The overwhelming success of Paula Hawkins’ The Girl on a Train, both as a book and film, following as it did Gillian Flynn’s Gone Girl and the somewhat controversial BBC series The Fall, has prompted quite a bit of media musing on the subject of violence against women and how it’s portrayed in crime fiction.
On screen it is all too easy for violence and particularly its results to look graphic and gratuitous. When I worked as a scriptwriter on the hospital series Casualty and Holby City I saw at first hand the skill with which make-up artists and production designers recreated the most gruesome injuries.
It can also be alluring, particularly to directors, to have the camera creep through a scene like the ultimate voyeur, drawn to the worst of it, looking away, then going back for another peek, for yet more detail. Teasing the audience with the frisson of horror is a speciality of the medium.
The BBC’s excellent police drama, Happy Valley, showed a savage assault on a female police officer and came in for some flak. However, the writer, Sally Wainwright, directed the episode herself and explained that the level of violence was carefully considered. She went on to argue that it was depicted responsibly in that it showed the psychological as well as the physical damage suffered by the officer.
So what do we feel and what exactly is going on when we watch or read a scene of violence presented for our entertainment? Indeed, is it entertainment we’re looking for, or is it something a little more complicated?
Some argue it’s a way for women to explore our fears – the majority of crime readers are women – and come to an accommodation with them? With an increasing number of female detectives at the helm, bringing resolution and restoring the moral order for us, this is certainly one way to look at it.
However, writing about female detectives and specifically The Fall in the Observer (5th October 2014), Nicci Gerrard pointed out ‘there is a very fine line between exploring violence and male misogyny and simply portraying, even enacting it.’
Many women crime writers, including myself, find themselves teetering as they try to tread that fine line.
My personal view is that what draws female readers to the crime genre is anger as much as fear. Growing up female may or may not have exposed you to direct experiences of misogyny. But we’re certainly all witnesses to the patriarchal hatred of women and its need to control and contain femaleness that is out there to some degree in every society and culture.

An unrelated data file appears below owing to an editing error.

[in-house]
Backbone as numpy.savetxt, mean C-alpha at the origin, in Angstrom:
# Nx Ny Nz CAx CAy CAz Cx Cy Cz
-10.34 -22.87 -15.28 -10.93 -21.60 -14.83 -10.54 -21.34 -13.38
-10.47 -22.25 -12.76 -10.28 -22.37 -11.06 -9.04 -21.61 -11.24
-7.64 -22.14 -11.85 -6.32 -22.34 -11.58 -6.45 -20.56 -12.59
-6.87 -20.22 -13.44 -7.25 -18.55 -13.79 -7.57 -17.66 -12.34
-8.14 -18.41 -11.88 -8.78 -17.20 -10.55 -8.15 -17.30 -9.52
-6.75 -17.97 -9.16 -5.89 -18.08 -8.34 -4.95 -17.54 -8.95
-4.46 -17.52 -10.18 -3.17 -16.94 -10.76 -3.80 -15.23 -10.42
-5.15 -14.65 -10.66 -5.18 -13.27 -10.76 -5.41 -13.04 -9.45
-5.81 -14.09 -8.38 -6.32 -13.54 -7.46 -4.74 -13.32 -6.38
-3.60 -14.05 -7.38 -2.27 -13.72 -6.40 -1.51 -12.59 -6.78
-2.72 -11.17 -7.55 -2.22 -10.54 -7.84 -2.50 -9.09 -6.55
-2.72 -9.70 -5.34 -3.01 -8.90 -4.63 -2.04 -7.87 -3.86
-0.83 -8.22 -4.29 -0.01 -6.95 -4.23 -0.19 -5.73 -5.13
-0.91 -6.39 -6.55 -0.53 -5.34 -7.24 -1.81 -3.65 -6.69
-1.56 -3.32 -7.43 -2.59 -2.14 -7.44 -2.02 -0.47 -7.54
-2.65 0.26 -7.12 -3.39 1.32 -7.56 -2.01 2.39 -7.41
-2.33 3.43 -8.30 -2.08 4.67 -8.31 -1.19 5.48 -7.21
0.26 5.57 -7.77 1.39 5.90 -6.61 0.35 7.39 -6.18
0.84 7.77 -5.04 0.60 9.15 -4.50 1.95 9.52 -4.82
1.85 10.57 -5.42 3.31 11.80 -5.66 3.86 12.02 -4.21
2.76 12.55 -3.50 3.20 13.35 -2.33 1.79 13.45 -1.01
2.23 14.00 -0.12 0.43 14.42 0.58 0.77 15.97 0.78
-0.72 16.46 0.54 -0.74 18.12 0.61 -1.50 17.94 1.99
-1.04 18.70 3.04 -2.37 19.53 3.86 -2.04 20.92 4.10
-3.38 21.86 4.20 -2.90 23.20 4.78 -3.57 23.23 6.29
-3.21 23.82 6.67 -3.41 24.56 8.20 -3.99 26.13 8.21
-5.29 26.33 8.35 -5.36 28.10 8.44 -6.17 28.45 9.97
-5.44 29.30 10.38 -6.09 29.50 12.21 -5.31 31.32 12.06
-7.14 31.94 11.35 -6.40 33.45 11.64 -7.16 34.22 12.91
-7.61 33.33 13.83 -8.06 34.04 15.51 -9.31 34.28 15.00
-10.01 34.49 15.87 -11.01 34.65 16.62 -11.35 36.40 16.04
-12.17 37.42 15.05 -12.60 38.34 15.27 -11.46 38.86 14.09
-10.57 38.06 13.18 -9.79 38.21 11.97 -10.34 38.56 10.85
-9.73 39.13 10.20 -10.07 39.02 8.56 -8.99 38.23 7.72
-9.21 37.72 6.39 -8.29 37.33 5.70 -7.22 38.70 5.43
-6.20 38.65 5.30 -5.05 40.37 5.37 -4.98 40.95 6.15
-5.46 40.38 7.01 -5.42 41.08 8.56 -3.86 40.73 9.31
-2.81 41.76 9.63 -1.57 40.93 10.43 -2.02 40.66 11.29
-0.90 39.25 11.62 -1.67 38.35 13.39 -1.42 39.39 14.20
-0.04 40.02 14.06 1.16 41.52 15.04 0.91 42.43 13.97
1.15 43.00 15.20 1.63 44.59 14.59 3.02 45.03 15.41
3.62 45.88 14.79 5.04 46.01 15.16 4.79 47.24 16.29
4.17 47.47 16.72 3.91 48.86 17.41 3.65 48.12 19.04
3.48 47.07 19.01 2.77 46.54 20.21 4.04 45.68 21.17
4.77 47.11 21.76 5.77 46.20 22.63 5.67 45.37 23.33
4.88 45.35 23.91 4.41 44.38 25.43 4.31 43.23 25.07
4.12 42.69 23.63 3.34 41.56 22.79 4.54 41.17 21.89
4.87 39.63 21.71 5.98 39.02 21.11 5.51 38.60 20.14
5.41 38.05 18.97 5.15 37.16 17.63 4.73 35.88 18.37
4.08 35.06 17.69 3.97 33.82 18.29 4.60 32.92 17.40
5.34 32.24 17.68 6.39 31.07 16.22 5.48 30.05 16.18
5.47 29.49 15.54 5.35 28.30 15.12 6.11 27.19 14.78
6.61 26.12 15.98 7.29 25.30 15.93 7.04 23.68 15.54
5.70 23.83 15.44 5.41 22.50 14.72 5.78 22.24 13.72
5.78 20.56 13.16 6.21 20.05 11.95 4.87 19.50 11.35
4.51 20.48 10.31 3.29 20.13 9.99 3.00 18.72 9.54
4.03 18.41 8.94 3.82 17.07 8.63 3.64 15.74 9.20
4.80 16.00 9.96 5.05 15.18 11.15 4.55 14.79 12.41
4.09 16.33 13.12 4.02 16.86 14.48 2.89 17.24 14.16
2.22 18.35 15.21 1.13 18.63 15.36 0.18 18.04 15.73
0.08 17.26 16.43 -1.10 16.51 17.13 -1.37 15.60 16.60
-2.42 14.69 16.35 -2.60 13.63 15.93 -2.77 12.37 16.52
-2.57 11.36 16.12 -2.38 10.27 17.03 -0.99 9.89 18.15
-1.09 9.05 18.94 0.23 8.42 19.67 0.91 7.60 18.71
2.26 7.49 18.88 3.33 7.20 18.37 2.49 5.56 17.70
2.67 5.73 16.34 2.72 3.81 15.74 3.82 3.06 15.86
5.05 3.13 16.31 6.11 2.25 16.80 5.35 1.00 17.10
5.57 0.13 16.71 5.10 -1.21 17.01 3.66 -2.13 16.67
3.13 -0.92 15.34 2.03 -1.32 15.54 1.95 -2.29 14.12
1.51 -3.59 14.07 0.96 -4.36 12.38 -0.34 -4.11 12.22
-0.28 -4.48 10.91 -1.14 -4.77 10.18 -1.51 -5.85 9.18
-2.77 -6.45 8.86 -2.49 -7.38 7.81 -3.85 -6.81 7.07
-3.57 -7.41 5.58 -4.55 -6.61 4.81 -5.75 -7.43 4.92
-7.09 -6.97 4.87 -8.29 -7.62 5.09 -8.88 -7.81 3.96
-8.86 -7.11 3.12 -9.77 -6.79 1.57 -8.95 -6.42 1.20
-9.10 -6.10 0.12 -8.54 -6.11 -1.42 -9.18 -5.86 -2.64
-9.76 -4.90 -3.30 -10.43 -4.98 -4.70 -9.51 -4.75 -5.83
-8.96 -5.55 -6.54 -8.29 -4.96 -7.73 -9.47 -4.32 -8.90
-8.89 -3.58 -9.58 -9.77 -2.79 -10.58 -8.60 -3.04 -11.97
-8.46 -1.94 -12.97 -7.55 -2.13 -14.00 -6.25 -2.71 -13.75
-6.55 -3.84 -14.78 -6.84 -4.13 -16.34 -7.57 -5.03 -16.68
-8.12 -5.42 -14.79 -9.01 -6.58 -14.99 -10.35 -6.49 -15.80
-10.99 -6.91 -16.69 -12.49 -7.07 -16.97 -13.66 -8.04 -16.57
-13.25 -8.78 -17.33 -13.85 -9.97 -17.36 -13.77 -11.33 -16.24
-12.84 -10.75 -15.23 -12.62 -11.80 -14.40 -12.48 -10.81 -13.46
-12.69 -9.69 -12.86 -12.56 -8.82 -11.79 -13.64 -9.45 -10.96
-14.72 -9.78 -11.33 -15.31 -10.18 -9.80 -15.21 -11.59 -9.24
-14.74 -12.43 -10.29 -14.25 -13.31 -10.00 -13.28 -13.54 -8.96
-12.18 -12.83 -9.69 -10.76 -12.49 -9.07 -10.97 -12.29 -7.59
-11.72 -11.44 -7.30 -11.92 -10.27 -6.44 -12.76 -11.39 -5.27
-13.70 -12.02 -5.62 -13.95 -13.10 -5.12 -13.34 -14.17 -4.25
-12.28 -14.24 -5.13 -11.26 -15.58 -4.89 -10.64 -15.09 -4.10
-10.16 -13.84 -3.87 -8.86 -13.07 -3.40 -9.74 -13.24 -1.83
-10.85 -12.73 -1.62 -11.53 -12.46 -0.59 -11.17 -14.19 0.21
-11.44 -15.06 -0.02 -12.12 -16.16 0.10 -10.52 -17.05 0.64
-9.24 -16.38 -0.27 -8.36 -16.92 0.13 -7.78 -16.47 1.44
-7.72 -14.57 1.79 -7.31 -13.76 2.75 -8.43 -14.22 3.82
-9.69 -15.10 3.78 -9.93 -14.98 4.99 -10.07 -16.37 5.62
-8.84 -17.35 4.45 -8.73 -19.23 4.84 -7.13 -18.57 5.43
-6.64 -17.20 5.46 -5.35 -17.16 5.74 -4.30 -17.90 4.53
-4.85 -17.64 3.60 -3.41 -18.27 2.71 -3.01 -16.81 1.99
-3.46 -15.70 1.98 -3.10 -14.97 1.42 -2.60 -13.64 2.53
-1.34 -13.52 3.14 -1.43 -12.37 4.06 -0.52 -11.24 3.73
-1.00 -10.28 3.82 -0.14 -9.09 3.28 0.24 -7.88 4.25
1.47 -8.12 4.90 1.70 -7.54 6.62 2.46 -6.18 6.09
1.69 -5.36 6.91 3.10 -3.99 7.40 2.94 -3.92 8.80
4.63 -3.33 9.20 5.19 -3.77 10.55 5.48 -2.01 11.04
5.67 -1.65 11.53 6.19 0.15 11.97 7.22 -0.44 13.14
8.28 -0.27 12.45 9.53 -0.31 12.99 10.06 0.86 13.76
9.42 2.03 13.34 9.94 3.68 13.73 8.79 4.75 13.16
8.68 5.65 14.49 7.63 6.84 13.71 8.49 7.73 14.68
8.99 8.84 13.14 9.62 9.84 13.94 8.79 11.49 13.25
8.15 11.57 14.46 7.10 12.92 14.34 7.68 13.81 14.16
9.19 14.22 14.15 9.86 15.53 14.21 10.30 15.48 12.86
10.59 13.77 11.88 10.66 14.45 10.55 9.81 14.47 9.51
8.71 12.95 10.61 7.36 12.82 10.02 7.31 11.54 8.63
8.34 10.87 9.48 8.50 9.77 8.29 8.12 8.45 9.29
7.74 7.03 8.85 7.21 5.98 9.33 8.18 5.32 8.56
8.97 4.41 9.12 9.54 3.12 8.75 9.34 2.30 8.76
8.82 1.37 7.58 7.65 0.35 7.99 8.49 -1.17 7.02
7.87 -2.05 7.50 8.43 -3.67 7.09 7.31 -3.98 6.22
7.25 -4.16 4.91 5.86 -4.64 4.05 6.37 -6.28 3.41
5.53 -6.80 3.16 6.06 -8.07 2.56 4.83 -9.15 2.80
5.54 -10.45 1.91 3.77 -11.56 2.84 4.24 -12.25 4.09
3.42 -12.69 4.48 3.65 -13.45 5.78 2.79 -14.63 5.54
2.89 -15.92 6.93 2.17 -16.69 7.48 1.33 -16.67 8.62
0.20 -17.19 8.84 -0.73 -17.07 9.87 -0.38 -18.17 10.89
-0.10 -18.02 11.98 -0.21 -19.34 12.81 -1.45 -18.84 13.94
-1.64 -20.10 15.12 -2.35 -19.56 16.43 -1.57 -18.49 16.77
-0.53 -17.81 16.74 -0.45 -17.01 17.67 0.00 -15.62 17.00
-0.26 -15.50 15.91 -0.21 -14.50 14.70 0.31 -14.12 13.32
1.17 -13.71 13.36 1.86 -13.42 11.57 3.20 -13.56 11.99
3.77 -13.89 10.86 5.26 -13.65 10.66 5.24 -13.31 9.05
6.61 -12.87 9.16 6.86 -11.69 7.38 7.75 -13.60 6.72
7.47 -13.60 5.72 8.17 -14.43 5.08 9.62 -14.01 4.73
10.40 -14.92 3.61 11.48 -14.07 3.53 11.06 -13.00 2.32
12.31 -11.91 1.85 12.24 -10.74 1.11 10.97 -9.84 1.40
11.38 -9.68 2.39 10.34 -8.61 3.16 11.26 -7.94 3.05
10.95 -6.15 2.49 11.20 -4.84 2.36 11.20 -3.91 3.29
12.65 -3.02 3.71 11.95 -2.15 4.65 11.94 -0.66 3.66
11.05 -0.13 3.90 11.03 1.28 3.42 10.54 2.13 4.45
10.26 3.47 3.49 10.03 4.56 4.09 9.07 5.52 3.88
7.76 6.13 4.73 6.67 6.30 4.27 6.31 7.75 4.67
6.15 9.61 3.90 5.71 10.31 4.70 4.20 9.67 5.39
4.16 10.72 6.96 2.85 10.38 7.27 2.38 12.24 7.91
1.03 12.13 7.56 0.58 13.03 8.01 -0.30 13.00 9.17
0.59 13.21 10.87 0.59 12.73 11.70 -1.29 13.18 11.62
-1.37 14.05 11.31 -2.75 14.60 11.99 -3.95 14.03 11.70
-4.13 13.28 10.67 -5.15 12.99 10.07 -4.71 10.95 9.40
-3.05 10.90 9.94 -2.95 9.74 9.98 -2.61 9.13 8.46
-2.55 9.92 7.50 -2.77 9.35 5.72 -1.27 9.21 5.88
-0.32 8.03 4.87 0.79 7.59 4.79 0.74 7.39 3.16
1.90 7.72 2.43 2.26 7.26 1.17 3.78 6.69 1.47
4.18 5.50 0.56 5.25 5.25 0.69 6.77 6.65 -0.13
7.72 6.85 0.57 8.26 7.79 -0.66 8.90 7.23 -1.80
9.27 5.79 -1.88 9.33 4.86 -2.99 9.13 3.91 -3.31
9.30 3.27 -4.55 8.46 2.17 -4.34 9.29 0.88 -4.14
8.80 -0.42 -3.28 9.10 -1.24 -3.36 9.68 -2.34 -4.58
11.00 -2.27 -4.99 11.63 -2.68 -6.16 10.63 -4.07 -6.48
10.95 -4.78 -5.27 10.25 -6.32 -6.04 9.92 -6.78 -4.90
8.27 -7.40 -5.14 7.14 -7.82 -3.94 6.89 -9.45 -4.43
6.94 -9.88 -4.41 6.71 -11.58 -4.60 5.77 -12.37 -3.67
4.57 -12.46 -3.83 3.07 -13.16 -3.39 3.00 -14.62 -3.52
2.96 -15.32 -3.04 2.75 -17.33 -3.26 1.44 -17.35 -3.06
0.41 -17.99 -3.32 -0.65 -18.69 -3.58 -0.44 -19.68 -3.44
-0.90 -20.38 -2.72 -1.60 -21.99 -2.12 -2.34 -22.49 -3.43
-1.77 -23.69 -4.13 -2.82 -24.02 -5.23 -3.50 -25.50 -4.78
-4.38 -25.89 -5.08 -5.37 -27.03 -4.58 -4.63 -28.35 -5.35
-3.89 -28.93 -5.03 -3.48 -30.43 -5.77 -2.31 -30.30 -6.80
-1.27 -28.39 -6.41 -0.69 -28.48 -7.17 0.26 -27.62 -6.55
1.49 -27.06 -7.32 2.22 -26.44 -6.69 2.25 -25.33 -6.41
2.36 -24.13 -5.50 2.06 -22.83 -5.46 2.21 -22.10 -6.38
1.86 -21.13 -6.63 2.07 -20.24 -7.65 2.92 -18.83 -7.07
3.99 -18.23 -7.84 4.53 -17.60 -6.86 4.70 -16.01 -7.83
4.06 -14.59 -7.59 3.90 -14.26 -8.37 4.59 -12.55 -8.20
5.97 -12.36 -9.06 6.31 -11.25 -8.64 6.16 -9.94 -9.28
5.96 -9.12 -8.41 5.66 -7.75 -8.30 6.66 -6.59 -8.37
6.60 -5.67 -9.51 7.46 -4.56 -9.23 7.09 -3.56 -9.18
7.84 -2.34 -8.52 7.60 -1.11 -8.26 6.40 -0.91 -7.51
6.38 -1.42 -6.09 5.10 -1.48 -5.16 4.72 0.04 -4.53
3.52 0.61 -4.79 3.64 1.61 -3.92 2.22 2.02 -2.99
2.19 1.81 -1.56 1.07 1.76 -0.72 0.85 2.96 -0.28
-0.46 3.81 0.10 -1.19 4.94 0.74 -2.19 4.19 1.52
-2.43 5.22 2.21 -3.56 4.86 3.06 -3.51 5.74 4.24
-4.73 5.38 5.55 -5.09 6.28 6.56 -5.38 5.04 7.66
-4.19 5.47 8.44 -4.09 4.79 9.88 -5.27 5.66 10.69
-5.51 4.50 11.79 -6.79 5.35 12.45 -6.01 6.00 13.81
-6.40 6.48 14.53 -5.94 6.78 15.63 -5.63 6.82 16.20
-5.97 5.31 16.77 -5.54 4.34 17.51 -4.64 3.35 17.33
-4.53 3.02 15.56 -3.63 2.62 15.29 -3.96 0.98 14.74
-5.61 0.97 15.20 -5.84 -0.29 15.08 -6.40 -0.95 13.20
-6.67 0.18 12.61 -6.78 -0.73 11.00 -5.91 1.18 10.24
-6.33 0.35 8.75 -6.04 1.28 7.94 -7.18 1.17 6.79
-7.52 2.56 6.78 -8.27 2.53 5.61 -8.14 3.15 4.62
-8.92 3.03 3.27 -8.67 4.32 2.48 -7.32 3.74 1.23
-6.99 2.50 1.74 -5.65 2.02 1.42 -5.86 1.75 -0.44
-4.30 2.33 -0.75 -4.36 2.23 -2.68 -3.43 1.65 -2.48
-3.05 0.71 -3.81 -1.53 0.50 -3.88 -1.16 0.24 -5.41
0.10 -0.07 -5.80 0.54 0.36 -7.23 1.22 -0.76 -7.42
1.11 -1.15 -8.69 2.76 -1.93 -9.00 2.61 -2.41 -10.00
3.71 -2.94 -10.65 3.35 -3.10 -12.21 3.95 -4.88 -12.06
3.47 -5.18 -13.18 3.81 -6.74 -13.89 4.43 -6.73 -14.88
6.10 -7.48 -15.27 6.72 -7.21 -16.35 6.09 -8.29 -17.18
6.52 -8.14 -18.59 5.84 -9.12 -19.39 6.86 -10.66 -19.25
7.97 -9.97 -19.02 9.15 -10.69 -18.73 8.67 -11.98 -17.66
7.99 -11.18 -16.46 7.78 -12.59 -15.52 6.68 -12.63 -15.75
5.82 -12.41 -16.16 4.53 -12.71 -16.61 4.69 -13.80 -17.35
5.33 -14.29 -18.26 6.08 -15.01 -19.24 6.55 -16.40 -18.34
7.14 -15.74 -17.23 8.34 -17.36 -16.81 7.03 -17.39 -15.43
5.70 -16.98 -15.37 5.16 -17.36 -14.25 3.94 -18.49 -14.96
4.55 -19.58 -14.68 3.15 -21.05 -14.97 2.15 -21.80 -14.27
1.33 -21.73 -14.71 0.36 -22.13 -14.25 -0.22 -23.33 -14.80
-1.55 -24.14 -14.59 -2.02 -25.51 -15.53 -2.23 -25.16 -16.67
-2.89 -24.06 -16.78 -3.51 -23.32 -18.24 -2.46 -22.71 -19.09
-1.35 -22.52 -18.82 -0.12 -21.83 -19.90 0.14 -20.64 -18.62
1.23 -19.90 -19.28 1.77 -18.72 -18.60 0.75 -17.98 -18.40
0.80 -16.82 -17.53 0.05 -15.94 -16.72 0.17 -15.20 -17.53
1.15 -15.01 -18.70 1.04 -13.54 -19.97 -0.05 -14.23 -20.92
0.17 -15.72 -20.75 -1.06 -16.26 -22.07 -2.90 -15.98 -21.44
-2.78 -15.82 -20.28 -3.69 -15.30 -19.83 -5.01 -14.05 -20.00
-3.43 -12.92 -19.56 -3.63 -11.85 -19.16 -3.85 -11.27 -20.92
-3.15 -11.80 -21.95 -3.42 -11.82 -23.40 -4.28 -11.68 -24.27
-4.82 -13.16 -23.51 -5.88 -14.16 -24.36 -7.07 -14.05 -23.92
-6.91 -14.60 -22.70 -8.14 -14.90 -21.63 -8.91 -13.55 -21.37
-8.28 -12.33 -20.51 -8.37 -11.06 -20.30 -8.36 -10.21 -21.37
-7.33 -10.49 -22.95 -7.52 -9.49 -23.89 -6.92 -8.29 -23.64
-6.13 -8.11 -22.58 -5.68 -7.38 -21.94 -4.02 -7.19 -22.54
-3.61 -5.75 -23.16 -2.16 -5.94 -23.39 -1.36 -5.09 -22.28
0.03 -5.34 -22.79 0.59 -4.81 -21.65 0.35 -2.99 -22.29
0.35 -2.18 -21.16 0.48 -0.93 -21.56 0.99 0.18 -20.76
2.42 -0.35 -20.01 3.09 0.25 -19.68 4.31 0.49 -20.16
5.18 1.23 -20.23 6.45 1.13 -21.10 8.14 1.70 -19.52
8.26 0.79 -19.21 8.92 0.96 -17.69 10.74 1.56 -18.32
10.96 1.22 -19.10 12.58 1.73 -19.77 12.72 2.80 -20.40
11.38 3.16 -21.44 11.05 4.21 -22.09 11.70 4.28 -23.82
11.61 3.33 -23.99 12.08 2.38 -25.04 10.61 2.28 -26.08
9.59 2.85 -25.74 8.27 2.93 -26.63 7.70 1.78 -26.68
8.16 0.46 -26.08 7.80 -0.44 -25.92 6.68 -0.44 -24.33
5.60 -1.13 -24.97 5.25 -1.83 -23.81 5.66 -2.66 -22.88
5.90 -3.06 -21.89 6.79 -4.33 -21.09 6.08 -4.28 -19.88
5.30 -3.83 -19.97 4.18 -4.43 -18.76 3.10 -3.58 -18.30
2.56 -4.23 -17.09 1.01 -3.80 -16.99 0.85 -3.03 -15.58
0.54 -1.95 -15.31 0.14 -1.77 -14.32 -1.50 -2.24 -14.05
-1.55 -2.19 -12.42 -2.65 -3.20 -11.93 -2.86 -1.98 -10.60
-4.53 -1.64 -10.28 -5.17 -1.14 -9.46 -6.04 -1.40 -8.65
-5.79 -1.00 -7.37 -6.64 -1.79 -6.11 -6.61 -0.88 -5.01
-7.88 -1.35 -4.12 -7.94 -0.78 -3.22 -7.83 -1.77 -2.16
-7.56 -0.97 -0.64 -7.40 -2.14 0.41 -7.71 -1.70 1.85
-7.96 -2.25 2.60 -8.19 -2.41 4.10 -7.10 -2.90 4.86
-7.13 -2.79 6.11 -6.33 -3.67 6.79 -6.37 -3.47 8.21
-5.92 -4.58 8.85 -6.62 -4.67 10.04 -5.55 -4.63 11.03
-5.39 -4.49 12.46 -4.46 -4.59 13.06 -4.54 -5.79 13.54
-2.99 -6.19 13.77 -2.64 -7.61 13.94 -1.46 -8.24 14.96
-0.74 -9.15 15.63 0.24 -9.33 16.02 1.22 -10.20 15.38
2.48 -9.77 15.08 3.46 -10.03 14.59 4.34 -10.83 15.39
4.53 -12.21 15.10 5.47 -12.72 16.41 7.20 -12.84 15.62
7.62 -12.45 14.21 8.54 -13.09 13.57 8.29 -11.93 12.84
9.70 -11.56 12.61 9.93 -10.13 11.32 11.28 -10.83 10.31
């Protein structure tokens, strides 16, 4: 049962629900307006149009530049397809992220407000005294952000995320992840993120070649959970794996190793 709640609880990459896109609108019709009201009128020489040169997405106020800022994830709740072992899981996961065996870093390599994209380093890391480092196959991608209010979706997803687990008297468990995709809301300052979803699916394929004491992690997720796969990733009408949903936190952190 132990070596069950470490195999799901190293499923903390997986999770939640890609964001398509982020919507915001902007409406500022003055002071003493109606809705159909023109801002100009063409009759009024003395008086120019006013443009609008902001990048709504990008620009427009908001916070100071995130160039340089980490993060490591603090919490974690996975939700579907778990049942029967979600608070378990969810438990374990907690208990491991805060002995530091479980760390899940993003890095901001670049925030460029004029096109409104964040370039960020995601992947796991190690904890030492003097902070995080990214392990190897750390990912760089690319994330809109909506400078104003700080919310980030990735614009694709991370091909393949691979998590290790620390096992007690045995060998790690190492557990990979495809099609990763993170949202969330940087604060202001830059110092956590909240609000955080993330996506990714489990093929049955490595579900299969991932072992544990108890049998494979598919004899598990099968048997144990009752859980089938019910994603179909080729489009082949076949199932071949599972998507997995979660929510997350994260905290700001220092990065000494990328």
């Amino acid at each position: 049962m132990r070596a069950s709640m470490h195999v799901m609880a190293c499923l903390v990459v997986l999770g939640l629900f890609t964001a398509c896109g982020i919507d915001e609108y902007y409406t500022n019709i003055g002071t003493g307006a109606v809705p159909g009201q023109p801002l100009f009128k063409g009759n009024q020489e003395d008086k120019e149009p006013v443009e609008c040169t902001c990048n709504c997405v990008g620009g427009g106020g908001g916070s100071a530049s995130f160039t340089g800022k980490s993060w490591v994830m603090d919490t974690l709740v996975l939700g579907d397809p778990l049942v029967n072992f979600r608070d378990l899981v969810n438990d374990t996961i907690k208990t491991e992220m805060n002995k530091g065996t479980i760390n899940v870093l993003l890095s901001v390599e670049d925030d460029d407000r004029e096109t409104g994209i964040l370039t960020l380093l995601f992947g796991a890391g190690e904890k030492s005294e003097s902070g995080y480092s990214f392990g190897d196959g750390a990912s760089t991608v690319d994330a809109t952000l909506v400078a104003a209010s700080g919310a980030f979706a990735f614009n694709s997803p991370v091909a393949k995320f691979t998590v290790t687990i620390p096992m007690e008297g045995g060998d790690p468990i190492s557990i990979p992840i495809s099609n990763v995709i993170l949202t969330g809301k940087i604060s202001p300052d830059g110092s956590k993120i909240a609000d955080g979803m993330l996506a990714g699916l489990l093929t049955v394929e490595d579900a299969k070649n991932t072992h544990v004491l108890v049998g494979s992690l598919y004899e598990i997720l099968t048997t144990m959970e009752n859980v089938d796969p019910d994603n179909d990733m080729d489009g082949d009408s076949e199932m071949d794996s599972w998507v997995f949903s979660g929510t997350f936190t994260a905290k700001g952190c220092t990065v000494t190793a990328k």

We may fool ourselves that in the post-feminist West we’ve got beyond all that. This tends to ignore the ugly statistics that in the UK one incidence of domestic violence is reported to the police every minute and two women a week are murdered by their current or former male partners.
If we’re not angry, maybe we should be. But where can that anger go? Do we need a fantasy world to help us exorcise it?
It took a male writer, Stig Larsson, to offer us an uncompromising, unapologetic heroine, a victim who simply fought back, in the Dragon Tattoo books. The beauty of Lisbeth Salander is she really doesn’t give a shit and she’s got a few useful skills, which make her a very dangerous adversary.
And if we’re talking fantasy and entertainment, then I think there’s a lot to be said for dangerous women. Women, who can do all the things we can’t, who can look the rapist in the eye and pull the trigger.
Exploring this dynamic has been central to my trilogy The Informant, The Mourner and now concluded with The Killer. I hope, in Kaz Phelps, to have created a character who isn’t afraid to fight back.
The Killer by Susan Wilkins is published on 23rd March 2017 by PanMacmillian
She was a woman, so they thought she'd be easy to kill . . .
Kaz Phelps is on the run - from the past, from the legacy of her criminal family, from the haunting memories of her murdered lover. The police want her back in jail and her enemies want her dead. While standing by the grave of her gangster brother, Kaz realizes she only has one option. To fight back. Nicci Armstrong was one of the Met's best detectives until personal tragedy forced her to quit. Now she's responsible for the security of the super-rich who use her city as a playground. She is one of the few people Kaz might trust. But Nicci's biggest mistake yet is falling in love with a man she knows is only using her. Meanwhile, as envious rivals back home plot against him, a Russian billionaire searches for a special gift to keep the Kremlin onside, a disgraced politician dreams of revenge and a Turkish drug baron plots to purge his dishonour with blood.
More information about Susan Wilkins and her books can be found on her website. You can also follow her on Twitter @susanwilkins32. You can also find her on Facebook.